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Sensitivity And Gain

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57 Threads found on edaboard.com: Sensitivity And Gain
The balance between amplification in the stages is quite tricky and depends on what dynamic range and noise figure you want. More gain especially close to the antenna gives lower noise figure but also degrades dynamic range. More gain=less dynamic range= intermodulation and false signals. Less (...)
allison_r, what kinds of sounds are you expecting it to pick up? AGC (ALC) has certain disadvantages you need to be aware of, in particular the time constant of the gain control and it may not work well in some situations. AGC doesn't fix the sensitivity at a constant but correct level, it adjusts it dynamically to try keeping the output (...)
The circuit is too simple and automatic gain control is missing so it will be overloaded by strong local stations. Even my cheap old Sony Walkman FM radio has a manual local-distant switch. Since I live in a huge city with many strong local stations then the switch is always in the "local" position which reduces its sensitivity then it (...)
I had tried to build an audio amplifier using a preamp build out of a transistor and thereafter using lm386 for the audio amplifier. I had received a suitable response using an earphone. But when I use an 8 ohm 0.5 speaker the audio output gets distorted and also the sensitivity reduces. Also I am unable to eliminate the mains noise which (...)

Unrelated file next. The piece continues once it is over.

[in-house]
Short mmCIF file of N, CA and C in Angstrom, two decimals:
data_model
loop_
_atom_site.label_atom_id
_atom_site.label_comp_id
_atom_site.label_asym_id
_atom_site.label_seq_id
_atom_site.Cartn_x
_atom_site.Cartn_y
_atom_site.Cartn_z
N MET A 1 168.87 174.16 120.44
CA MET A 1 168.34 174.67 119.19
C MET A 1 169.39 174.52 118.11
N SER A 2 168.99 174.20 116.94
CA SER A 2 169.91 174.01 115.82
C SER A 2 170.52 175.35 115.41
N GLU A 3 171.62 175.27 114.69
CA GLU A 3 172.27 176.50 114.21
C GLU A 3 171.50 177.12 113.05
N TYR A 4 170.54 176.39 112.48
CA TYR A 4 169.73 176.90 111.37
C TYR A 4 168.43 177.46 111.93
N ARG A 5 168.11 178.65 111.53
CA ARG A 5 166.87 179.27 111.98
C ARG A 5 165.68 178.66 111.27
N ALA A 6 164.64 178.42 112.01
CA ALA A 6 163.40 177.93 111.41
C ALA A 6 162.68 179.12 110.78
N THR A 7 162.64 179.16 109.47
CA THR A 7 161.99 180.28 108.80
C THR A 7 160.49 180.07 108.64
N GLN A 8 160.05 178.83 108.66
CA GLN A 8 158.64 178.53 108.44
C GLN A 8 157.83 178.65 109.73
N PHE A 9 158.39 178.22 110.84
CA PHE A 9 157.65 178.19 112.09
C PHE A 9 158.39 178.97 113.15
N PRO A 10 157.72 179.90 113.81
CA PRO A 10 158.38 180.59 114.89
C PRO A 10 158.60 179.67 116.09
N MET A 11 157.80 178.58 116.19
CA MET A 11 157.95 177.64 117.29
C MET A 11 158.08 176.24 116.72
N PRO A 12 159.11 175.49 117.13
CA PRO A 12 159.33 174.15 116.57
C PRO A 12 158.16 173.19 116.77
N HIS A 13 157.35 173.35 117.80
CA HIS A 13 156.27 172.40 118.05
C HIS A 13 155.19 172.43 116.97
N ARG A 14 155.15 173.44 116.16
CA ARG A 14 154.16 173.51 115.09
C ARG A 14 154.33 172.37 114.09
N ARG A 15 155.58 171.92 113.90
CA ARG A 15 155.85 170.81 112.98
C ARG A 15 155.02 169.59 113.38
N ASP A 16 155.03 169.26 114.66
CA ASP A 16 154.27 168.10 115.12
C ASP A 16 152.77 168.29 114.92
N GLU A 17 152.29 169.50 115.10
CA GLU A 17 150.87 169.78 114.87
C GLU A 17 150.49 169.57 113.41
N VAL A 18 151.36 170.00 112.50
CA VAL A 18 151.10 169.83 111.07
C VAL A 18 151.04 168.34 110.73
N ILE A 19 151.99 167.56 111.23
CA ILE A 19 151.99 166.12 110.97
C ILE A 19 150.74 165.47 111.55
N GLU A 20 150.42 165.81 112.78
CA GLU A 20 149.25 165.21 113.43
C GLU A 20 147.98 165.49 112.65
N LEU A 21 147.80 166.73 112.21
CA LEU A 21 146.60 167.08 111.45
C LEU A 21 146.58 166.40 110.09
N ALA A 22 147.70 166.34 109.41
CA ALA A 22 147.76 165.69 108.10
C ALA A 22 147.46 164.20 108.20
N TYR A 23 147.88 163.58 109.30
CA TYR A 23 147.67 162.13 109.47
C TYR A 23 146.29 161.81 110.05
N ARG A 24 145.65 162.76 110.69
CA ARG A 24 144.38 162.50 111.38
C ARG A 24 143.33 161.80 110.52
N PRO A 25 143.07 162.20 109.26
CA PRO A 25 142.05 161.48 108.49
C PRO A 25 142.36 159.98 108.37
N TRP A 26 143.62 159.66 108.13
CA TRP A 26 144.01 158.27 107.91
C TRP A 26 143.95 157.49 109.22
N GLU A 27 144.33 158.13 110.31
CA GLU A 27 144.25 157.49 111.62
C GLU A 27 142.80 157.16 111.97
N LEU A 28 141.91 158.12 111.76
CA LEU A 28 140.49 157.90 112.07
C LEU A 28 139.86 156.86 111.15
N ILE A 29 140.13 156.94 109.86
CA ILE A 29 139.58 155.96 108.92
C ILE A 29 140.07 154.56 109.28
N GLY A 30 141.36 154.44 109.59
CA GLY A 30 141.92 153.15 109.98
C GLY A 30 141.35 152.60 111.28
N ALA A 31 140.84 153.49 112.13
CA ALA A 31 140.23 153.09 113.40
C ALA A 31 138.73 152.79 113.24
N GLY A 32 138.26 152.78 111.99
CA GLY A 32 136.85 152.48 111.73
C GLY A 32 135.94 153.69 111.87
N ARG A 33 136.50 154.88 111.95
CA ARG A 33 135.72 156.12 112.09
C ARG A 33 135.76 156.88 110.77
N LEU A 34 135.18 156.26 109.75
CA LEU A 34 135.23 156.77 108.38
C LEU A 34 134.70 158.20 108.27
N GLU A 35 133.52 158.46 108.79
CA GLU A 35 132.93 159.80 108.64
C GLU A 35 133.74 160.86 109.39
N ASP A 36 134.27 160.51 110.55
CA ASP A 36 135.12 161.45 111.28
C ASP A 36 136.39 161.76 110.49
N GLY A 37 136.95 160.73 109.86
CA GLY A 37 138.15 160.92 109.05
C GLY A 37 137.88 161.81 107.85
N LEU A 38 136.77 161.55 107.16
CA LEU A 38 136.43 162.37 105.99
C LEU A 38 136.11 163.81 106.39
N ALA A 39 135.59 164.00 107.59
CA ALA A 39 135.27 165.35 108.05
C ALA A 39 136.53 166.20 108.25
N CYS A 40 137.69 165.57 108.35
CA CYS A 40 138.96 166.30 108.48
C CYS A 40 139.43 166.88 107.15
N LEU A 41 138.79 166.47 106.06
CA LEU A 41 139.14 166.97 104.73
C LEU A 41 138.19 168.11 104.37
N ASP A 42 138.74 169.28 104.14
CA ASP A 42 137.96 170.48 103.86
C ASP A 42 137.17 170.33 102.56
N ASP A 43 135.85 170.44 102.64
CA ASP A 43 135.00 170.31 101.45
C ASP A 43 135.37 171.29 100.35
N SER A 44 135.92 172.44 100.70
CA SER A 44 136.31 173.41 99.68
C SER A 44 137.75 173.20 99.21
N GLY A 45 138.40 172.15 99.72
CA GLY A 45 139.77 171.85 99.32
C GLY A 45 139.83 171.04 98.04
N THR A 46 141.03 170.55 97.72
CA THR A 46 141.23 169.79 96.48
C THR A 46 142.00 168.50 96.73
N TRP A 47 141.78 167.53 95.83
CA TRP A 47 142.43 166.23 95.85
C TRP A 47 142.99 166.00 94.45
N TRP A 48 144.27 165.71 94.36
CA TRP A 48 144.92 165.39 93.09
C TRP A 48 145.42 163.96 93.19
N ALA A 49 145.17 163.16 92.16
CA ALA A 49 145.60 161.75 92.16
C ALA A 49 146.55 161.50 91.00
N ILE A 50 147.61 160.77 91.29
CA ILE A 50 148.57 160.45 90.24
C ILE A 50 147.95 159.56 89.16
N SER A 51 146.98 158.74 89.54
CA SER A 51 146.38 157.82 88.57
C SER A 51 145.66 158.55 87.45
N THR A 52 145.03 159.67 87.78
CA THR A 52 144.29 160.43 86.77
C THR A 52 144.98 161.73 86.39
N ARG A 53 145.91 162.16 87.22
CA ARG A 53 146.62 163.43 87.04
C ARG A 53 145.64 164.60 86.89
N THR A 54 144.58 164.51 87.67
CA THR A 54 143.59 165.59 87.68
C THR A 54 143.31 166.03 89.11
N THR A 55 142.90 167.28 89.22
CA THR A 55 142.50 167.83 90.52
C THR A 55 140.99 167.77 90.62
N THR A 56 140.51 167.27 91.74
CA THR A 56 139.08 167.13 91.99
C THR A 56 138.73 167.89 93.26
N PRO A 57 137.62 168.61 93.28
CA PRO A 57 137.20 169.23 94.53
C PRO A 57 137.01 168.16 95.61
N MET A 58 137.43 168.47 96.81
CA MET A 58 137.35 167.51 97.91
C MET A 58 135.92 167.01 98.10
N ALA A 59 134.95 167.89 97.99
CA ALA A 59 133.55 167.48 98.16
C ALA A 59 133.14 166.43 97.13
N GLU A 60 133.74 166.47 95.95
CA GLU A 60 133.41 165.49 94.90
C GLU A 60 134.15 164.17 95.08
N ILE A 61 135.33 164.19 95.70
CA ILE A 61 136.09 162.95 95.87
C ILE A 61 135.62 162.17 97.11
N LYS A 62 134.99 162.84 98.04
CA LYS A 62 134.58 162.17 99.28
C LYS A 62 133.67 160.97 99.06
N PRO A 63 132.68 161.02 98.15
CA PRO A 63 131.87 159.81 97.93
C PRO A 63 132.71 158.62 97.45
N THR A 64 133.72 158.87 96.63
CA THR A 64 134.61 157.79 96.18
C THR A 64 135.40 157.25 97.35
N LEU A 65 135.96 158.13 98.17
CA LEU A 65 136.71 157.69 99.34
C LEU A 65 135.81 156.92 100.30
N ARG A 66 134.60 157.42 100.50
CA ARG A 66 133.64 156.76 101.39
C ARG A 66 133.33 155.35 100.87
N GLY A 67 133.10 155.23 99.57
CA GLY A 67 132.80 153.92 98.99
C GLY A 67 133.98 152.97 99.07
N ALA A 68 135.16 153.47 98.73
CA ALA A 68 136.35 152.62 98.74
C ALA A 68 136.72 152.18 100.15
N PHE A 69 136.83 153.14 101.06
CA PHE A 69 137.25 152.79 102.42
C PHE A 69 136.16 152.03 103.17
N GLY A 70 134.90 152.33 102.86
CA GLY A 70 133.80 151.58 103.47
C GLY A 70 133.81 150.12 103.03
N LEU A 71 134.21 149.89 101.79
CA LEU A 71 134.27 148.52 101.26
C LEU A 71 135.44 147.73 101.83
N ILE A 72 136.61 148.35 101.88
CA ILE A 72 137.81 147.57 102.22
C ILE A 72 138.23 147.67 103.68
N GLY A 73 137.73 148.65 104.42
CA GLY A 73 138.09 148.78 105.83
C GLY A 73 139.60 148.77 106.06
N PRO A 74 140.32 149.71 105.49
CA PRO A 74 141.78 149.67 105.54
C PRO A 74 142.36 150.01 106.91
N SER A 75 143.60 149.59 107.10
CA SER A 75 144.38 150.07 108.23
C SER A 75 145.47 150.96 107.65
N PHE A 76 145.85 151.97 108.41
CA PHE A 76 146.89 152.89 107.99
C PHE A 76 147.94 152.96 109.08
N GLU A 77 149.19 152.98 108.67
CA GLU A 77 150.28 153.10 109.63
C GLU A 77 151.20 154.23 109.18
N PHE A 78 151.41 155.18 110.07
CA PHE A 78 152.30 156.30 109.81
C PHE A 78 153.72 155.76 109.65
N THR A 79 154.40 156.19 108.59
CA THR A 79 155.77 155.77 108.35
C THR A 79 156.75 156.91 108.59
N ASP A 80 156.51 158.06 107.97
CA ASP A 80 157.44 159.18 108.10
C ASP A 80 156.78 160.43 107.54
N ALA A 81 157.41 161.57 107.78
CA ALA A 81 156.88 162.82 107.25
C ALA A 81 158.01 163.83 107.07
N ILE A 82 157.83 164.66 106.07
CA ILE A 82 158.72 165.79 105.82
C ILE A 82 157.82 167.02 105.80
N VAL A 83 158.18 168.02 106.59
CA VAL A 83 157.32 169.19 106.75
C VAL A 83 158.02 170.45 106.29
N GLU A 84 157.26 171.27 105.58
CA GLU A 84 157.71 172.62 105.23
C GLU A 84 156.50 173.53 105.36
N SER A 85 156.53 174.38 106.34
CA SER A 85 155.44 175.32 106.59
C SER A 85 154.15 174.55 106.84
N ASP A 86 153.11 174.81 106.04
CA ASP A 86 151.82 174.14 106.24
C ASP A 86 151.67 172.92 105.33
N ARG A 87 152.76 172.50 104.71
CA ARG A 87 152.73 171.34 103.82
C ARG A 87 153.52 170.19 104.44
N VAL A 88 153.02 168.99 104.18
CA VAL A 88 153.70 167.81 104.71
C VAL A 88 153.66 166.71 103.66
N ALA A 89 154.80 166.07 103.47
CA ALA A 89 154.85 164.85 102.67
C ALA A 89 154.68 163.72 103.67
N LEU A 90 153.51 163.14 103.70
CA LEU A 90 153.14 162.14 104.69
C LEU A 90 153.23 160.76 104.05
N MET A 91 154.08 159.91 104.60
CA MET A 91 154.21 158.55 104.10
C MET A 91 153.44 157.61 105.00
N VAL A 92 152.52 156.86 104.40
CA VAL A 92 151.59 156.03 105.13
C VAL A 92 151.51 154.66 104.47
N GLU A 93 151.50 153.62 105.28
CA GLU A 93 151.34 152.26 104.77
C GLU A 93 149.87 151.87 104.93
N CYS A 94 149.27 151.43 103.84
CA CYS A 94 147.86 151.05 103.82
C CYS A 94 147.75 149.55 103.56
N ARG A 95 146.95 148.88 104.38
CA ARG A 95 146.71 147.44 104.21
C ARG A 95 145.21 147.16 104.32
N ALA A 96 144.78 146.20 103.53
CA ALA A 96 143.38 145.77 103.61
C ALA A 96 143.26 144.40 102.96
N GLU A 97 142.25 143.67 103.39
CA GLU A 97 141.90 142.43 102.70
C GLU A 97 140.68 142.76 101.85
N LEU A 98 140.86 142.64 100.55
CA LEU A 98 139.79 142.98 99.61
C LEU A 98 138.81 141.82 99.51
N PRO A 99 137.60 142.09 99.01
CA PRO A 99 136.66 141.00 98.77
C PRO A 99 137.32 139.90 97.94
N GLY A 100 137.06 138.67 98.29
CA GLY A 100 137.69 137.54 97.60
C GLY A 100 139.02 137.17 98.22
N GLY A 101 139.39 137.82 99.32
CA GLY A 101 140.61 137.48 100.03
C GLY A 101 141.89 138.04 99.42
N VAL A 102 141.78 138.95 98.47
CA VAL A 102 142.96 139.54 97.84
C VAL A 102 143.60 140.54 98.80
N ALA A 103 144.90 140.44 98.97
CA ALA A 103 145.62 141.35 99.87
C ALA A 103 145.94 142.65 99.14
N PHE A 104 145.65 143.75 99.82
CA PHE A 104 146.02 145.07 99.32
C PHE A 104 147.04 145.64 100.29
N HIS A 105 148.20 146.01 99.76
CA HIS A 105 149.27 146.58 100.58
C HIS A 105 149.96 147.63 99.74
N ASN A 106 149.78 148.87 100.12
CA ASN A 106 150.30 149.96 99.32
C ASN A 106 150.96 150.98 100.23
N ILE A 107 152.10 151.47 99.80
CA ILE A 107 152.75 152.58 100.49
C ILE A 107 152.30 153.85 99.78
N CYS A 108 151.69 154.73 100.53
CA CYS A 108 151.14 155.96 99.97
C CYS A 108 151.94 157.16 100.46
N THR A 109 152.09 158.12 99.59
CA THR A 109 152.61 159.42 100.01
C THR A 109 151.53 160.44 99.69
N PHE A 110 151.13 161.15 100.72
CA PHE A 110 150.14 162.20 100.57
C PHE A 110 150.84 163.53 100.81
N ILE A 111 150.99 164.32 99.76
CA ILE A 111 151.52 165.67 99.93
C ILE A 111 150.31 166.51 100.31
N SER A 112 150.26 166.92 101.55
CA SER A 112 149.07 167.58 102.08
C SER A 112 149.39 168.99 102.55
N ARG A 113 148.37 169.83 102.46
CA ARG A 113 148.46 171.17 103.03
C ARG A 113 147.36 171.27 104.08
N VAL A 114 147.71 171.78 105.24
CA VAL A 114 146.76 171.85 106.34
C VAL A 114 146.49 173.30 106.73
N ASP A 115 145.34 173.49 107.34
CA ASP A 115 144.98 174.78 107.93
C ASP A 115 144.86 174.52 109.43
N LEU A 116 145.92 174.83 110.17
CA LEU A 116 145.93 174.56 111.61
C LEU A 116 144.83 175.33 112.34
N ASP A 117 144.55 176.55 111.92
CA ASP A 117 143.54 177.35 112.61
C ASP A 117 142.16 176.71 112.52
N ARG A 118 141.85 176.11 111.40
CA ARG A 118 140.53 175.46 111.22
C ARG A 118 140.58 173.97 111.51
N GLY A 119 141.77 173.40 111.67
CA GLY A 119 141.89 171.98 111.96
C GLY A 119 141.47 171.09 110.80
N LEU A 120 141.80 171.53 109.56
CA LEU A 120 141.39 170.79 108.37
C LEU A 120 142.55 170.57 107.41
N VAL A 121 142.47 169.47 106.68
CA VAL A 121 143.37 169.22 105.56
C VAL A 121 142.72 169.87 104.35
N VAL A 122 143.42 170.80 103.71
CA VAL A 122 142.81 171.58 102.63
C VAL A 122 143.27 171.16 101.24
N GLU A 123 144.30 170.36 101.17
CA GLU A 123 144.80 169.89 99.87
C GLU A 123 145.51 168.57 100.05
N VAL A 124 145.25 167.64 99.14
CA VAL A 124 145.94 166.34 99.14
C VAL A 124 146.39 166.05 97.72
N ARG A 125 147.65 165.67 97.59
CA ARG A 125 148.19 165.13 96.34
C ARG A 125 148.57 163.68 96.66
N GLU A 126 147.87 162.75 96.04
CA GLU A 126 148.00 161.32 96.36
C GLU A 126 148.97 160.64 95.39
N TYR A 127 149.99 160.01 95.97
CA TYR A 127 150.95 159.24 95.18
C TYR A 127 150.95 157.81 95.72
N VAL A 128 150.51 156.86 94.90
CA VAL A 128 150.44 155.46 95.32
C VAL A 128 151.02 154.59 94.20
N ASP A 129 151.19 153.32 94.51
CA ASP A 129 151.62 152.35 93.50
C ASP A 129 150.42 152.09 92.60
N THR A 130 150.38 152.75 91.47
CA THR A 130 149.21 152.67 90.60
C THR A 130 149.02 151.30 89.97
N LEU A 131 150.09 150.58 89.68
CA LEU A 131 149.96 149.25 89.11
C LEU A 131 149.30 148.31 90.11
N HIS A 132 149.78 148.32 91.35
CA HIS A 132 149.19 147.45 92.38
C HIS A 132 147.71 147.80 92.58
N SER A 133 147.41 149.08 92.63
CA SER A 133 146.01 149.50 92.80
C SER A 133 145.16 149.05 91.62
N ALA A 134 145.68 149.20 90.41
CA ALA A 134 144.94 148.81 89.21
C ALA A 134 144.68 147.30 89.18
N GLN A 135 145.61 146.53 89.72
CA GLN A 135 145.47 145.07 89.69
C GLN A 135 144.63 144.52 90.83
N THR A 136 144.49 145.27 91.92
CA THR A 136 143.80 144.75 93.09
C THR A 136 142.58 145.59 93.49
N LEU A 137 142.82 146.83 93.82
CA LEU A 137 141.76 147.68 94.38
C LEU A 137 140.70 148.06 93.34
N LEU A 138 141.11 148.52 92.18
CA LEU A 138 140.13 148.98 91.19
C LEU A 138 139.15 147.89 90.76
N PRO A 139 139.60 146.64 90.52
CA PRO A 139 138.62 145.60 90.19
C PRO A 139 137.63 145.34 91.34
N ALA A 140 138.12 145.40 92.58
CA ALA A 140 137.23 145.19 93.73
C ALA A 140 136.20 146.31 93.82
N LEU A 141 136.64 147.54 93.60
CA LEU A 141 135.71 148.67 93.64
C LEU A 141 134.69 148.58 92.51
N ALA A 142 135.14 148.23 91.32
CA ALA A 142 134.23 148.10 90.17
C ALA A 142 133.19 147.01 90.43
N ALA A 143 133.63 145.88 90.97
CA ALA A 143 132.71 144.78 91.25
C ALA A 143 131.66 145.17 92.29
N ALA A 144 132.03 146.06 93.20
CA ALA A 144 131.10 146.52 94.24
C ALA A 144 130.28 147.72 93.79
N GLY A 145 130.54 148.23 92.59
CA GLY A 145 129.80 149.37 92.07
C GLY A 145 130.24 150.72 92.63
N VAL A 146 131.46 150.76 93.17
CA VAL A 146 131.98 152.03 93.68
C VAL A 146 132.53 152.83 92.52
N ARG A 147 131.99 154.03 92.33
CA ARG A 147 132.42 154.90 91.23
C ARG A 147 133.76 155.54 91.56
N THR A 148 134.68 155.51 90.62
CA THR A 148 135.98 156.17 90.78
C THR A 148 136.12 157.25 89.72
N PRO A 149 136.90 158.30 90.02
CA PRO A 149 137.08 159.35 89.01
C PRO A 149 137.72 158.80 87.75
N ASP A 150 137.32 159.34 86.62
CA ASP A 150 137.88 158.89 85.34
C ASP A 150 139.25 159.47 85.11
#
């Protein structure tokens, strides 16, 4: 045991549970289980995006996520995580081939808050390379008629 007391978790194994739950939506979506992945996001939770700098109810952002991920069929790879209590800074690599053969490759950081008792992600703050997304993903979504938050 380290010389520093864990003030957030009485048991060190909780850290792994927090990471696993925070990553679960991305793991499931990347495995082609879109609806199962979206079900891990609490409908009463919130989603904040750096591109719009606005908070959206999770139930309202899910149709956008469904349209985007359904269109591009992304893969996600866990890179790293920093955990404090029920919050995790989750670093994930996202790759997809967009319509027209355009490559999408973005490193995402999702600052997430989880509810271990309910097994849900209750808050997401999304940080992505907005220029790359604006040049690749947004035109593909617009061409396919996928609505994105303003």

This product is not recommended for new designs. Nordic recommends its drop-in compatible nRF24L01+ or for a System-on-Chip solution the Nordic nRF24LE1 or nRF24LU1+. The ...LU1+ is 0dBm for Tx .... -94dBm RX sensitivity a 250kbps -82dBm RX sensitivity at 2Mbps -85dBm RX sensitivity at 1Mbps Using high gain (...)
In regions where the amplifier open loop gain and feedback determine the output's rejection of supply and ground, the results ought to be similar. The question of "which ground?" might come into play. At higher frequencies where the amp and loop have lower gain, you start to see path and (...)
To add to previous post... the omnidirectional horizontal path and the dead spot on vertical, yields a meagre gain of only 2dBi . 0dB isotropic or 0 dBi is for a theoretical spherical antenna. This "rubber ducky" choice trades sensitivity with directional pattern or "Directivity gain" It does not control the transmit (...)
it is easy to adjust the gain of a photo-transistor for a sensitivity adjustment.
Hello. What is the typical value of frequency sensitivity (kf) in FM and phase sensitivity(kp) in PM? thanks
A REAL radio has many tuned circuits or crystal filters for excellent selectivity, a wide bandwidth and low distortion. It has high gain for good sensitivity and has automatic gain control and good design so that strong local stations do not overload it. A super-regen (...)